The Bureau of Labor Statistics reported that the unemployment rate increased to 6.1 percent in August, up from 5.7 in July. Employment fell in manufacturing and employment services, while mining and health care continued to add jobs. Average hourly earnings rose by 7 cents (0.4 percent) over the month.
The ranks of the unemployed rose by 592,000 to 9.4 million. Over 12 months, the number of unemployed increased by 2.2 million, and the unemployment rate rose 1.4 percent.
In August, the number of long-term unemployed (those jobless for 27 weeks or more) rose by 163,000, to 1.8 million, an increase of 589,000 over the past 12 months. The newly unemployed—those who were jobless fewer than five weeks—increased by 400,000 over the month.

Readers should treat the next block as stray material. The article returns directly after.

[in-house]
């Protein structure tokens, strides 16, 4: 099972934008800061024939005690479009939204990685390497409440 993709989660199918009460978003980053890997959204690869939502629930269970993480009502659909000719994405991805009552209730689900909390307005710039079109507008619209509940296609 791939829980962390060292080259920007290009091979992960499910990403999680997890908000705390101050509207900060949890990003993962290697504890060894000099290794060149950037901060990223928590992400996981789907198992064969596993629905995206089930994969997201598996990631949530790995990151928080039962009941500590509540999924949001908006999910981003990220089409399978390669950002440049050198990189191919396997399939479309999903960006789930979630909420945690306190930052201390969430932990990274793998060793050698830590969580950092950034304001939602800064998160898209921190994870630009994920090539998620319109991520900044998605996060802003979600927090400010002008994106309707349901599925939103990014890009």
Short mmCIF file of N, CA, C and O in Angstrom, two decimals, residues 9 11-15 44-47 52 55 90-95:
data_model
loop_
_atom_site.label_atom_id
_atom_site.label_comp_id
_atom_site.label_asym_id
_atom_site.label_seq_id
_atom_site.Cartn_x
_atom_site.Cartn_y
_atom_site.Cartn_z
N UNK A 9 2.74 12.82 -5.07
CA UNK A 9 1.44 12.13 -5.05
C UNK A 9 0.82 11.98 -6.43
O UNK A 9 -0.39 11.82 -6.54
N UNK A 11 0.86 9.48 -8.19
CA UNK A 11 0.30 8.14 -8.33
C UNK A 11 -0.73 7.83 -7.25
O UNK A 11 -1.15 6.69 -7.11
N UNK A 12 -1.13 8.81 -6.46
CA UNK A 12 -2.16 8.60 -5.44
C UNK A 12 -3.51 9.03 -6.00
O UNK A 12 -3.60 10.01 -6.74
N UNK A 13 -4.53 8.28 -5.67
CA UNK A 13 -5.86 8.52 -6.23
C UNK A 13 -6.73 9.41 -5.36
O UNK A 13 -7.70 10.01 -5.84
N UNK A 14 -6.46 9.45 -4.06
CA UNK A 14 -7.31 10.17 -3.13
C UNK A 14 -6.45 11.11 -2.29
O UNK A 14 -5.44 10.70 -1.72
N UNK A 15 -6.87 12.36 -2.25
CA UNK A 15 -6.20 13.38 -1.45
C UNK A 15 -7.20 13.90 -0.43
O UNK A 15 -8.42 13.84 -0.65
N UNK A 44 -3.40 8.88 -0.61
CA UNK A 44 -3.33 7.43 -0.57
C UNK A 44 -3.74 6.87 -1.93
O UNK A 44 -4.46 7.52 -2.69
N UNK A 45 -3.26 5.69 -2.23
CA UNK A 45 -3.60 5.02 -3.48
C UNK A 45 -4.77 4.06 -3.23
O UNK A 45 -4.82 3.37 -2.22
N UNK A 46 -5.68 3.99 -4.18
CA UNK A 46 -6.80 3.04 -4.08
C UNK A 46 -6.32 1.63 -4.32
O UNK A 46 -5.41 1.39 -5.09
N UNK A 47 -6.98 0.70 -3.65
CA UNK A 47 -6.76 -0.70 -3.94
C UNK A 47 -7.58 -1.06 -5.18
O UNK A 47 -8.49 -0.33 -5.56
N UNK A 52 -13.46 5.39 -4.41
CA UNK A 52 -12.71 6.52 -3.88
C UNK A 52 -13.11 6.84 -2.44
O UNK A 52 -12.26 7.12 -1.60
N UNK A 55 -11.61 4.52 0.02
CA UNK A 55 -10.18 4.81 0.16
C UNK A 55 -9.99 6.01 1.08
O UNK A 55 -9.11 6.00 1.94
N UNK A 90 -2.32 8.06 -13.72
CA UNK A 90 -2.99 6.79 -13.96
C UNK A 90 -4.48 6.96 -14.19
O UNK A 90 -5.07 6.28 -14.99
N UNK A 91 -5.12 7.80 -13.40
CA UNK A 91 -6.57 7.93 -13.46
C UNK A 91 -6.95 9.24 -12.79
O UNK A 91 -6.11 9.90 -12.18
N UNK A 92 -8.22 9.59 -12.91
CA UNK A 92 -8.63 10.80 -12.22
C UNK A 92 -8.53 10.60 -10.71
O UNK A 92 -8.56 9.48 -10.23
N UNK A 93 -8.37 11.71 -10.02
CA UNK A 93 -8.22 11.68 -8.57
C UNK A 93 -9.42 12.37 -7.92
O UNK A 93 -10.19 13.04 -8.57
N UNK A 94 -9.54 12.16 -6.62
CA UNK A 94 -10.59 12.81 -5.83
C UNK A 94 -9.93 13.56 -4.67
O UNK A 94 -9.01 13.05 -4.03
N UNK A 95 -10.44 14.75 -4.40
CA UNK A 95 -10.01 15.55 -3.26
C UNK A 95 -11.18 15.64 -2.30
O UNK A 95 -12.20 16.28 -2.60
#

In related news, The Conference Board’s Employment Trends Index continued its downward trend in August, suggesting even more softening to come in the labor market. The index fell in August to 110.8, down 0.5 percent from July’s 111.4 and down more than 8 percent from a year ago.
“The Employment Trends Index continues to rapidly deteriorate, suggesting there is little likelihood of a turnaround in the job market anytime soon,” said Gad Levanon, senior economist at The Conference Board. “In fact, the pace of decline points toward job losses and rising unemployment extending well into 2009.”